Betty Clay

 

 

 

 

The Hon. Mrs. Betty Clay, CBE.
An Appreciation by the Chief Scout and the Chief Guide

From the Scout Association Portal:

Betty Clay died on Saturday morning, April 24, 2004, just a few days after her 87th birthday. For us all who sincerely mourn her loss it is the real closing of a chapter and the severing of what must be one of the last very real links with our Founder and Olave, Lady Baden-Powell.

Born on April 16, 1917, Betty was their third and youngest child and was closely involved in both Scouting and Guiding all her life. She acted as assistant to her mother and father on many of their world tours but her personal contribution to both Movements went far beyond the demands of family connection. Perhaps her greatest role, as well as her pride and pleasure, was to keep alive in the thoughts of successive generations of members of the Scout and Guide Movements the memories of her parents. How many hundreds of times must she have heard after one of her talks ‘It was just like hearing your mother speak’, for she had the same mannerisms, enthusiasm and inflections of voice. But she was in her own right ‘Betty’, loved and admired for herself and the dedication she brought to her varied work for both Movements through the years and in many places.

Her own childhood was full of ‘ordinary’ happiness – picnics, learning to ride, swimming, looking after pets, all in the company of Peter and Heather, her older brother and sister and the ever expanding number of people who visited the Chief Scout and the World Chief Guide. Enrolled as a Brownie in her youth, Betty’s early education was at Westernbirt, Gloucestershire. She remembered her years there with great affection. She then spent a brief while at St James School, West Malvern where she joined the school Guide Company. Later she trained in secretarial work. In 1934 -1935 she and her older sister Heather joined their parents on a world tour visiting Scouts and Guides in the Far East, Australia, New Zealand, Canada and the United States of America, having already travelled with them in previous years on the Goodwill Cruises to visit members of the two Movements in the Baltic and the Mediterranean.

Much of her life was spent outside England, for in May 1936 while returning by ship with her parents from South Africa, she first met Gervas Clay, who was a District Commissioner in the Colonial Service in Northern Rhodesia, (now Zambia), returning to England on leave. It was a scenario strikingly similar to her parents’ first meeting on a boat sailing to America in 1912. Like her parents, Betty and Gervas also shared a birthday. So when Betty met a man on a boat, also born April 16, it was as though fate was calling to her. Betty and Gervas married in the village church near her parents’ home at Bentley on September 24 1936 and returned to live in Northern Rhodesia until 1964. Gervas later became resident Commissioner of Barotseland Protectorate, in which capacity, in 1960, he and Betty entertained Her Majesty, Queen Elizabeth, the Queen Mother.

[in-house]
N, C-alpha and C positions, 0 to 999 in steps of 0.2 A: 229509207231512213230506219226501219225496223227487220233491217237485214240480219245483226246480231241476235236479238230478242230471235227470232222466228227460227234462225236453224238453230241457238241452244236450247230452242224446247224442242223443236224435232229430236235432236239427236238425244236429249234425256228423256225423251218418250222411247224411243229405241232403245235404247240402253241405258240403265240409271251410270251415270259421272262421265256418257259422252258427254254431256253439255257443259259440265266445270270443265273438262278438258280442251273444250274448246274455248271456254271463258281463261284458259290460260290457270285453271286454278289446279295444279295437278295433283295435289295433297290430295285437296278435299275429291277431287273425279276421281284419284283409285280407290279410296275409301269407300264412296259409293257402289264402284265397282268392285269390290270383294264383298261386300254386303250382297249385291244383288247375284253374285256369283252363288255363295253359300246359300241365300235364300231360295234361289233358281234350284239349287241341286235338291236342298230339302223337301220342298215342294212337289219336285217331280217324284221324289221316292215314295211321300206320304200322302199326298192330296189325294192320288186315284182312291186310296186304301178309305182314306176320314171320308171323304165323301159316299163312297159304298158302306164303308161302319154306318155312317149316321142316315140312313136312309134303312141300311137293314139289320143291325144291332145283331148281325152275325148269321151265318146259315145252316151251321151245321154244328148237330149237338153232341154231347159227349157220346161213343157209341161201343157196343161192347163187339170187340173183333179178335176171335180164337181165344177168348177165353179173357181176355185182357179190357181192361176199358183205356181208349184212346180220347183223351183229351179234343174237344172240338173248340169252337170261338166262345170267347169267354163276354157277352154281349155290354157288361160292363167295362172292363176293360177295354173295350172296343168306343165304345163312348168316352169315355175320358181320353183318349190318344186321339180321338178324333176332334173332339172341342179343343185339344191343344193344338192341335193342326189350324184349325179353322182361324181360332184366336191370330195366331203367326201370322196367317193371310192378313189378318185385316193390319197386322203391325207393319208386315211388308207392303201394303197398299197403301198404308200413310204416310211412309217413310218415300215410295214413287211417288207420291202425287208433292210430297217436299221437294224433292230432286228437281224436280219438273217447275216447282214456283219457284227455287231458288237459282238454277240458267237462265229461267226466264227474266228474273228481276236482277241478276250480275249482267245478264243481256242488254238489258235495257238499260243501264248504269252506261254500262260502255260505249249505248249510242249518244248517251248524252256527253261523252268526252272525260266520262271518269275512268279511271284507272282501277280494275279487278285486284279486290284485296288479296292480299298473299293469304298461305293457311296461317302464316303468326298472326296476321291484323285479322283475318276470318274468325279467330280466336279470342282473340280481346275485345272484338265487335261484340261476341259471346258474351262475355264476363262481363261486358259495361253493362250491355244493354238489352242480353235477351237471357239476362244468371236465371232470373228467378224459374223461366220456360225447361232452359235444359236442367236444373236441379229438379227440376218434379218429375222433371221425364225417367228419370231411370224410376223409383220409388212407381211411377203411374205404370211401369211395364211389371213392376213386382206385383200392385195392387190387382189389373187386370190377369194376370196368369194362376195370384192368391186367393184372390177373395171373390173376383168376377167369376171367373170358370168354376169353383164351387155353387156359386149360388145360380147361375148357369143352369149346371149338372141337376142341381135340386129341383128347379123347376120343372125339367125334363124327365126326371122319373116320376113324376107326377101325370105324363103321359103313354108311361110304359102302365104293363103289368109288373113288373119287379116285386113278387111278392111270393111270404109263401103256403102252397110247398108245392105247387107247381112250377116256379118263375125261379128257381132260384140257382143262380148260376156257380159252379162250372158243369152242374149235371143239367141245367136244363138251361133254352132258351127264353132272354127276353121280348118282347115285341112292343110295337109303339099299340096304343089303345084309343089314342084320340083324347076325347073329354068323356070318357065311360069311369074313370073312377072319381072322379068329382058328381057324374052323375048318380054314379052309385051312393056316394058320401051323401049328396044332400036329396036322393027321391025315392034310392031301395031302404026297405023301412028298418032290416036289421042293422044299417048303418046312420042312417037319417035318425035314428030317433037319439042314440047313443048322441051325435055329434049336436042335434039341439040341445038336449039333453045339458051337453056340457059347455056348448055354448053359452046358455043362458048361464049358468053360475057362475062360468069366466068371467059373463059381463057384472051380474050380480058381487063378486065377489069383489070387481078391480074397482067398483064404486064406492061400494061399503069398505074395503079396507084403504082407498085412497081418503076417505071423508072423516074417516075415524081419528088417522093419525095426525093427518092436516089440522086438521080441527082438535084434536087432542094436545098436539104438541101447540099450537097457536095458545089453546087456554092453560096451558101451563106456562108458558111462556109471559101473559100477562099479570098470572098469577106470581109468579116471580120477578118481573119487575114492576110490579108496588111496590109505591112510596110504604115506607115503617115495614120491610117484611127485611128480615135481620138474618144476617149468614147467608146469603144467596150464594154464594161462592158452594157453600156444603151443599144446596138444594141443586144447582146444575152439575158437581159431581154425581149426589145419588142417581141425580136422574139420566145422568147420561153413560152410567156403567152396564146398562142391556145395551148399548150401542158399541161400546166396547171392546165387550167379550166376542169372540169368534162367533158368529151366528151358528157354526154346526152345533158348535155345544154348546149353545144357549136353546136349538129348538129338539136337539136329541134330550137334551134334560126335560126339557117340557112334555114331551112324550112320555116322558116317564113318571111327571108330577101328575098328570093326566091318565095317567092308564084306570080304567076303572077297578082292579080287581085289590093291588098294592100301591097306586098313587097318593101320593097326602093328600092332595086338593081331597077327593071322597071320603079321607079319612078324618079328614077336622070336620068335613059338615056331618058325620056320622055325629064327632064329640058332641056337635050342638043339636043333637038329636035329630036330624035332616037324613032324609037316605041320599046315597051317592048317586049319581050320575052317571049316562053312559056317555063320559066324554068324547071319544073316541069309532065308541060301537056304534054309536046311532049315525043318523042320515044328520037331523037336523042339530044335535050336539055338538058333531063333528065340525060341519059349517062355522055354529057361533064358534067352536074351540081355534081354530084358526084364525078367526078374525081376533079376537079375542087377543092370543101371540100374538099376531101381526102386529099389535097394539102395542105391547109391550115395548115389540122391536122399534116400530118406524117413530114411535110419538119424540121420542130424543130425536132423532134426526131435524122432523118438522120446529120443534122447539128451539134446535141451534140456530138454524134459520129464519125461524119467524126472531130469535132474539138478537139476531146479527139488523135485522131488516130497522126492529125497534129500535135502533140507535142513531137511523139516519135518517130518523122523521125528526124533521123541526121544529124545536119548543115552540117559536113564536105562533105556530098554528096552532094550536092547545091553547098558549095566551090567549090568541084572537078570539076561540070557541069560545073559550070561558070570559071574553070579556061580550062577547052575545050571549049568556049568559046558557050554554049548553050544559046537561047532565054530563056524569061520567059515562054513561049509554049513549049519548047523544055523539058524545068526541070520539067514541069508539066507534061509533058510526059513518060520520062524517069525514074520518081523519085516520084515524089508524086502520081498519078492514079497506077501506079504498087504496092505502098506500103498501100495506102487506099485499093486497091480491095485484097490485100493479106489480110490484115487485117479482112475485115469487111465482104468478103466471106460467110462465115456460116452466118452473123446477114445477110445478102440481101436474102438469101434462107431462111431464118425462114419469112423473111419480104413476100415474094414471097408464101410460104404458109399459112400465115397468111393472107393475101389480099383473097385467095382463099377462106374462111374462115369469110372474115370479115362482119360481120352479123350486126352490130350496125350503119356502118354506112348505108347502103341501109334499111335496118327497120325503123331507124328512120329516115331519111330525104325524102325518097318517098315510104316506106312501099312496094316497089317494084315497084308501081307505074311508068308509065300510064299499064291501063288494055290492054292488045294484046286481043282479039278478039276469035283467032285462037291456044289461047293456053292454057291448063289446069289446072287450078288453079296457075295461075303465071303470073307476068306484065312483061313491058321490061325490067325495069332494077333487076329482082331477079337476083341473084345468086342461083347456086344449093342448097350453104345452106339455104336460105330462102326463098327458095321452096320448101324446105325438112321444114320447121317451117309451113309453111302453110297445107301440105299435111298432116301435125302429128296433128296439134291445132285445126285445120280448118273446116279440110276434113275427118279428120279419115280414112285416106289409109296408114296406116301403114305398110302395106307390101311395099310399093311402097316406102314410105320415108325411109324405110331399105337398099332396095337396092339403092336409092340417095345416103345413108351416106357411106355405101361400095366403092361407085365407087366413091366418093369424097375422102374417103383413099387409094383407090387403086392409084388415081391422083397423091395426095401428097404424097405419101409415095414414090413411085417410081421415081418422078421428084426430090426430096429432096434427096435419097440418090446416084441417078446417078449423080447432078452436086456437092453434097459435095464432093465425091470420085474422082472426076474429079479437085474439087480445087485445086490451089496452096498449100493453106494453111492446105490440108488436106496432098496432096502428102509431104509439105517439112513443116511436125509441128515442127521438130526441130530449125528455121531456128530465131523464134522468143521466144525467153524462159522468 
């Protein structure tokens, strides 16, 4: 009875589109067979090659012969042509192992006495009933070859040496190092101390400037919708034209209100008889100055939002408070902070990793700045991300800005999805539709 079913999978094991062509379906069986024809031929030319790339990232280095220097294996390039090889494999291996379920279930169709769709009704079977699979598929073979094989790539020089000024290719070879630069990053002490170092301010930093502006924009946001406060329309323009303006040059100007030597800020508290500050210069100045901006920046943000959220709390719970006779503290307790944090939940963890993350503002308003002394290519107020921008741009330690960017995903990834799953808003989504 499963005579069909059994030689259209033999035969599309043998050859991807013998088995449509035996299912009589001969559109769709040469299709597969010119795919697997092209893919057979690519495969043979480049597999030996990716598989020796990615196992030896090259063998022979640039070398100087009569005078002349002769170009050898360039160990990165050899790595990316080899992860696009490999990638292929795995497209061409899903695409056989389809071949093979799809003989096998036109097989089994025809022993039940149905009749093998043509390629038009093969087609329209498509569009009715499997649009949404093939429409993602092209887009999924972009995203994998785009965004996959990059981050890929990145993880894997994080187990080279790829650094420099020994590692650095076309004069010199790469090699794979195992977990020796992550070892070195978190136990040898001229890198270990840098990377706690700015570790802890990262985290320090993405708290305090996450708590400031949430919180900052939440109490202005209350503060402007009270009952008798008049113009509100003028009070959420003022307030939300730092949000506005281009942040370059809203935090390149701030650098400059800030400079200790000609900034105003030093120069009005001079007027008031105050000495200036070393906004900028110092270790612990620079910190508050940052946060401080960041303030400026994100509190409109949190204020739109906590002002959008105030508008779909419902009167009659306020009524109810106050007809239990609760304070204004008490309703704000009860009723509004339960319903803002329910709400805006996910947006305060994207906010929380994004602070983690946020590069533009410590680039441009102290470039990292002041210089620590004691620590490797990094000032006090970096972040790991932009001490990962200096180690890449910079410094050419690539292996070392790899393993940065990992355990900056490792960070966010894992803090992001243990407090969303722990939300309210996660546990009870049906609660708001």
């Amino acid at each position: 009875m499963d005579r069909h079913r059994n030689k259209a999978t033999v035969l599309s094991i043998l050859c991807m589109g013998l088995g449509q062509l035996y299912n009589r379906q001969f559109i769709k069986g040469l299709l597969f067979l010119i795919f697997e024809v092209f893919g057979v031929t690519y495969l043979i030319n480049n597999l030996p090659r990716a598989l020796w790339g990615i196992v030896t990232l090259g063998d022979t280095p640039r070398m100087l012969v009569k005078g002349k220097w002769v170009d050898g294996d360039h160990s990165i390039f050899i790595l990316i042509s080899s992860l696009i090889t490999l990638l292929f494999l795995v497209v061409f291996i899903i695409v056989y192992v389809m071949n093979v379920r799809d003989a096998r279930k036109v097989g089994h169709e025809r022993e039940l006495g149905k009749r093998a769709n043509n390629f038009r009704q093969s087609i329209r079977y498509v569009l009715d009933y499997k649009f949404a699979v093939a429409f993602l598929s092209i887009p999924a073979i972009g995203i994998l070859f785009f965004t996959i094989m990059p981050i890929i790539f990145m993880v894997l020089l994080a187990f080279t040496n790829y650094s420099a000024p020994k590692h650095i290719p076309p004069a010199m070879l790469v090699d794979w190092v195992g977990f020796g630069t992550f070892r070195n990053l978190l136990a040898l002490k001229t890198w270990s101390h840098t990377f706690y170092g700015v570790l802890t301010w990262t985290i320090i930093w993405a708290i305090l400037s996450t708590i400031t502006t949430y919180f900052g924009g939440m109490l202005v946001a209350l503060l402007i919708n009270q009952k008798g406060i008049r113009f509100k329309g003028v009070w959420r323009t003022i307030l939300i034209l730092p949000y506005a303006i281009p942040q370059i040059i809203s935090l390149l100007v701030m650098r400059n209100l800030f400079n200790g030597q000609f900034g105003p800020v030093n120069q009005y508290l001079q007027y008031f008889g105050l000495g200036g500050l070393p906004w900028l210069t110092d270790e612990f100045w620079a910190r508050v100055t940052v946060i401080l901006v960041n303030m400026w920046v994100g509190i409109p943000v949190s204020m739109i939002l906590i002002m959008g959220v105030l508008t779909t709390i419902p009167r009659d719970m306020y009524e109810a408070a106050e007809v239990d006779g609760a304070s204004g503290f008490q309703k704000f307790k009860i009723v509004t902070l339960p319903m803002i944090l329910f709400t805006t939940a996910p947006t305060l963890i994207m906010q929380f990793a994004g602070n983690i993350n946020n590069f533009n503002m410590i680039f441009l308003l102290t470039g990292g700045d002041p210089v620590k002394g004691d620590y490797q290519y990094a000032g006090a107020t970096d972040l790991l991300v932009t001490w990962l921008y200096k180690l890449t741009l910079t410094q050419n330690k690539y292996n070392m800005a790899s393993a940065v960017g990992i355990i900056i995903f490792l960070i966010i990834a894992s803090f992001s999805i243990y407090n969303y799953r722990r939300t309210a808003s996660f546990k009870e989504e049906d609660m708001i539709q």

Her Guide training and the Scout motto ‘Be prepared’ must have constantly stood her in good stead, living in the African bush and bringing up four children in hard conditions. And, like so many parents before her and since, she was a Cub Scout Leader for a time following the anguished appeal from her own son who was afraid the Pack would close because the current leader was leaving. In Guiding she served not only as Guider, but as Acting District Commissioner, Division Commissioner and Commissioner for African Guides and finally as Colony Commissioner. She was a Guider in all three sections. She held a Camper’s Licence, a Guide and Camp Training Certificate and, for the last two years of her time in Northern Rhodesia, she was adviser for Training in that country.

When they returned to England in 1964 Betty and Gervas found a comfortable home with a large rambling garden at Wivelscombe, near Taunton, Somerset, that proved ideal for her family and grandchildren. Locally and nationally she continued her work for Guiding becoming Division Commissioner for Taunton and Deputy Chief Commissioner for England. She always contributed that welcome spice of down-to-earthiness and simplicity to discussions that might tend to become high flown and tinged with jargon. Her home-making qualities and love of a family atmosphere spilled over into her Guiding life and hundreds of people enjoyed the warmth of her hospitality and her genuine welcome, however busy she might be.